Historically, economic upturns have reinvigorated gift-giving in America. But a Gallup Poll released last week suggests that in 1995, a year of economic resurgence, the percentage of households giving anything to charity stood at its lowest point since 1988. The numbers, alas, represent a fundamental lack of public faith in the charities themselves.
Households that gave declined four percentage points over three years--from 73% in 1993 to 69% in 1995. Furthermore, there has been a dramatic increase in the percentage of Americans disagreeing with this statement posed by Gallup: "Most charitable organizations are honest and ethical in their use of funds." Only 20% of those polled expressed such distrust in 1990. This year the number was 31%.
Anti-charity movements are spreading through several states, including Maine, which is caught up in an effort to impose taxes on once-exempt nonprofit summer camps. The anti-charity fervor is most strident in Colorado, where voters are now considering Amendment 11, a November ballot initiative that would eliminate traditional property tax exemptions for most charitable organizations.
The initiative currently has a slight edge in opinion polls, and that's of no small concern to Coloradans like Denver's Father Jim Brennan, a Roman Catholic priest whose parish and church school derive most of their income from charity. "We're fighting for our life," says Brennan. "Should the initiative pass, we will have to close both the church and the school."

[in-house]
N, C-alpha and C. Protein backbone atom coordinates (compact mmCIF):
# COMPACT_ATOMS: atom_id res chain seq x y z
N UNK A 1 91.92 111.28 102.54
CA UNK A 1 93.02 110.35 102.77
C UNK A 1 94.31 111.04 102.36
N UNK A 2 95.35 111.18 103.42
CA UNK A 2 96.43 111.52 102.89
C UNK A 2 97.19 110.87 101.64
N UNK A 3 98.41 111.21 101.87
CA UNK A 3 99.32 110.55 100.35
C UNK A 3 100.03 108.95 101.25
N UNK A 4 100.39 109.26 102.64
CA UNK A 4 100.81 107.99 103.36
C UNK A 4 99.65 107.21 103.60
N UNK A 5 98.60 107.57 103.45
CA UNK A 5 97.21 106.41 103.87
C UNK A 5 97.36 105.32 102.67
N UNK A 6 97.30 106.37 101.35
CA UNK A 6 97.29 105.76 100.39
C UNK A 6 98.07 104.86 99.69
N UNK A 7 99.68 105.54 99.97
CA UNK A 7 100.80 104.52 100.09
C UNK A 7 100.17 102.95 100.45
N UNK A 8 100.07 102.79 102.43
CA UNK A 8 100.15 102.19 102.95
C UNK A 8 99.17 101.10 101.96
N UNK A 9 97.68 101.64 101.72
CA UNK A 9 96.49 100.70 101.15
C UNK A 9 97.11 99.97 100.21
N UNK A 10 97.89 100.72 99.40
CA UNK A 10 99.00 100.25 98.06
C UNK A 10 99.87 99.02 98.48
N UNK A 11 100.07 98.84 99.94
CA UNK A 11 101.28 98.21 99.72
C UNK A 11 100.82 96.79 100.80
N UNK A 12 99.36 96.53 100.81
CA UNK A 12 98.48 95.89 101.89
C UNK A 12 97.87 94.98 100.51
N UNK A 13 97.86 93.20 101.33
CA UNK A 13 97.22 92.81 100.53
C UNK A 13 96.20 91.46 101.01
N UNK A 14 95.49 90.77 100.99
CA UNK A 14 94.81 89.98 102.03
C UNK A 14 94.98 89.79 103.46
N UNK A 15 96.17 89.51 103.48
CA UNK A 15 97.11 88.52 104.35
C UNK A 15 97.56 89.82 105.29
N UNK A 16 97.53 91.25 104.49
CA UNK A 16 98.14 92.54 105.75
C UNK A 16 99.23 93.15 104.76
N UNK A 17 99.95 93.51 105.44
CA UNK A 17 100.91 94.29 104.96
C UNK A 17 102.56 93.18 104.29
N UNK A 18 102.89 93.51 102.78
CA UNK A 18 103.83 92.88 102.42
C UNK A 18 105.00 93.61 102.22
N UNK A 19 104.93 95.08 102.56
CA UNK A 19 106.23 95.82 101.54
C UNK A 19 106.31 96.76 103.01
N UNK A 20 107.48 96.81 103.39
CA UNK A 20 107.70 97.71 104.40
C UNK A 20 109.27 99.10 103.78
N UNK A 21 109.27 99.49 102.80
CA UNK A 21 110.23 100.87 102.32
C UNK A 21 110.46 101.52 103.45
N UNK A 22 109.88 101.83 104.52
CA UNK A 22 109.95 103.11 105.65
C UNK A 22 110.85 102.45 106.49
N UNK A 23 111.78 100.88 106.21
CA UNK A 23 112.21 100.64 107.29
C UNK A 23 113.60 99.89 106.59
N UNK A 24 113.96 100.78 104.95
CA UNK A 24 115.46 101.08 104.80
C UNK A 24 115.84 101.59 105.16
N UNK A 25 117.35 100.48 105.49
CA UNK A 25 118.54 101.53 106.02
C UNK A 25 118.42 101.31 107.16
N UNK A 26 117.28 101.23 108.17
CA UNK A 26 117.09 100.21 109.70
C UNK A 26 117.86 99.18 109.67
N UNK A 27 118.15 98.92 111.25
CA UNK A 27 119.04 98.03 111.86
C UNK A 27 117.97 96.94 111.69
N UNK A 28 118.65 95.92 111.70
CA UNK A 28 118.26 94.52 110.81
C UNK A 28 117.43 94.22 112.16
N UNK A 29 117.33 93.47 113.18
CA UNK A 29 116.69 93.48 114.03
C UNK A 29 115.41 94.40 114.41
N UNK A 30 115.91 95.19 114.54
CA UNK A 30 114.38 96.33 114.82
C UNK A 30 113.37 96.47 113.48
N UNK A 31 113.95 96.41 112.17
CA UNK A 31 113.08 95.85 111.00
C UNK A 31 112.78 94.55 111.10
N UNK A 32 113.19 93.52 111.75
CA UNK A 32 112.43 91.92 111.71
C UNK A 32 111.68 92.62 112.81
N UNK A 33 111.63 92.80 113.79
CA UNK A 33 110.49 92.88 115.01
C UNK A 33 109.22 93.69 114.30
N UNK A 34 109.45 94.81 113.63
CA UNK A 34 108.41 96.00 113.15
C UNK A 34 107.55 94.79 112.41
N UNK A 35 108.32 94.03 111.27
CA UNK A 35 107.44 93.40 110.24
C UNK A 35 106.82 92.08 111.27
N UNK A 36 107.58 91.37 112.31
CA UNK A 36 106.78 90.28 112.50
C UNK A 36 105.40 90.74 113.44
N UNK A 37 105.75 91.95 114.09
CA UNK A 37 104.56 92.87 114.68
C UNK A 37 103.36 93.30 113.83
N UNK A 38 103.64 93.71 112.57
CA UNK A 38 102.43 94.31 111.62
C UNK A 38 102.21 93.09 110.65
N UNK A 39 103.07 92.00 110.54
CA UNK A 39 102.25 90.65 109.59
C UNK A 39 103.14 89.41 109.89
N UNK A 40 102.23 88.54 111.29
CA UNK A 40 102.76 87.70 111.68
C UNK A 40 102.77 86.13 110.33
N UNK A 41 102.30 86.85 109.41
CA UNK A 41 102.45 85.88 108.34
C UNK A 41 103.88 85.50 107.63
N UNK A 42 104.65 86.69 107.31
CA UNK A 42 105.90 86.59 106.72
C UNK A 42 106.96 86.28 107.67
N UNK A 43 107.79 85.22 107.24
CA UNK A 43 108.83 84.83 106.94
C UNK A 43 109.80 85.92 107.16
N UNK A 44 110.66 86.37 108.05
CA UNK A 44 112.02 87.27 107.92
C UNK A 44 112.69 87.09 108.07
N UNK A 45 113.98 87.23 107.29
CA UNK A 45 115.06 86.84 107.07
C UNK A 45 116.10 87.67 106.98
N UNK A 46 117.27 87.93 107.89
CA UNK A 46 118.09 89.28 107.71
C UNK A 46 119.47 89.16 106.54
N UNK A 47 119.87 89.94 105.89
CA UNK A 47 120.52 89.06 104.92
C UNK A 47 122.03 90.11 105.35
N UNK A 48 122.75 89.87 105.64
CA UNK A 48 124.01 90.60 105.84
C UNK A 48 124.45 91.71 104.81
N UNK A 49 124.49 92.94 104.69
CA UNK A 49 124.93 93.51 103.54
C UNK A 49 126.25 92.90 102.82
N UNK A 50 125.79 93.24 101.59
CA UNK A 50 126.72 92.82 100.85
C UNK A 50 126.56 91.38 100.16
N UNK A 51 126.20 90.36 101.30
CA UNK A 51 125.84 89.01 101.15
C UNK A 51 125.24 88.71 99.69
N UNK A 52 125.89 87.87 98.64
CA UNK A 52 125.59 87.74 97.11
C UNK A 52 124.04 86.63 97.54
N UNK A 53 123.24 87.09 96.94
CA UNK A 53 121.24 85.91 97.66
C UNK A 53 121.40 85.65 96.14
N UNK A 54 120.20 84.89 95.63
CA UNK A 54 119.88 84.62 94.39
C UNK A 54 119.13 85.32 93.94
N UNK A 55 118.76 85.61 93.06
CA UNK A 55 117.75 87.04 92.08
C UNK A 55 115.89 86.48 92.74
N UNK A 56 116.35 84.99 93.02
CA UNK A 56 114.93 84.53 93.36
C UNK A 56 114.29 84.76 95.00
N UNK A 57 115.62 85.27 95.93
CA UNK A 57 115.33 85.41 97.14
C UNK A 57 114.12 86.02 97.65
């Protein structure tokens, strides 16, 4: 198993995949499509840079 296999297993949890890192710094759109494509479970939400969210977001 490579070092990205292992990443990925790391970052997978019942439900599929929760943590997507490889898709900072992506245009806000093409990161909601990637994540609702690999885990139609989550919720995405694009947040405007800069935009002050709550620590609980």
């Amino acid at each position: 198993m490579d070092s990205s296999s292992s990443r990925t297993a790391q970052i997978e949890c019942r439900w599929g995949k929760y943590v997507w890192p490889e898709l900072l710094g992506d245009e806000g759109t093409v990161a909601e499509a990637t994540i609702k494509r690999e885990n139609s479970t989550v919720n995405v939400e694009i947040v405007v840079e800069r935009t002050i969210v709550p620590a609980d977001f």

How can the nonprofits fight back? One strategy is to recognize that because many Americans simply don't trust institutions of any kind, they do not make the effort to contact charities and then make donations. The Gallup Poll suggests that charities can overcome this by making personal face-to-face appeals to donors. When people are personally asked for money, the poll showed, 85% give; when not directly approached, only 44% give.
"It is imperative that charities reach out to under-asked populations," said Sara E. Melendez, president of Independent Sector, a nonprofit coalition that requested the Gallup Poll. "The under-asked, particularly minorities and young people, have an extraordinary response rate. When minorities are asked to give, 78% do; when not asked, only 28% give."
The poll's most surprising finding was that poor households were by far the most generous charity givers relative to income. Contributing households with incomes under $10,000 gave an average of 4.3% of their income to charity, while households with $40,000 to $50,000 gave 1.3%. Those with incomes over $100,000 gave 3.4%.
A sponsor of the Colorado initiative is John Murphy, a radio talk show host who argues that churches can afford property taxes because "God is not broke."
The poor surely have no better insight into the divine bank account than anyone else, so it's possible that their relative generosity stems from knowing firsthand how it feels to live on the edge.
We'd like to think it wouldn't take that.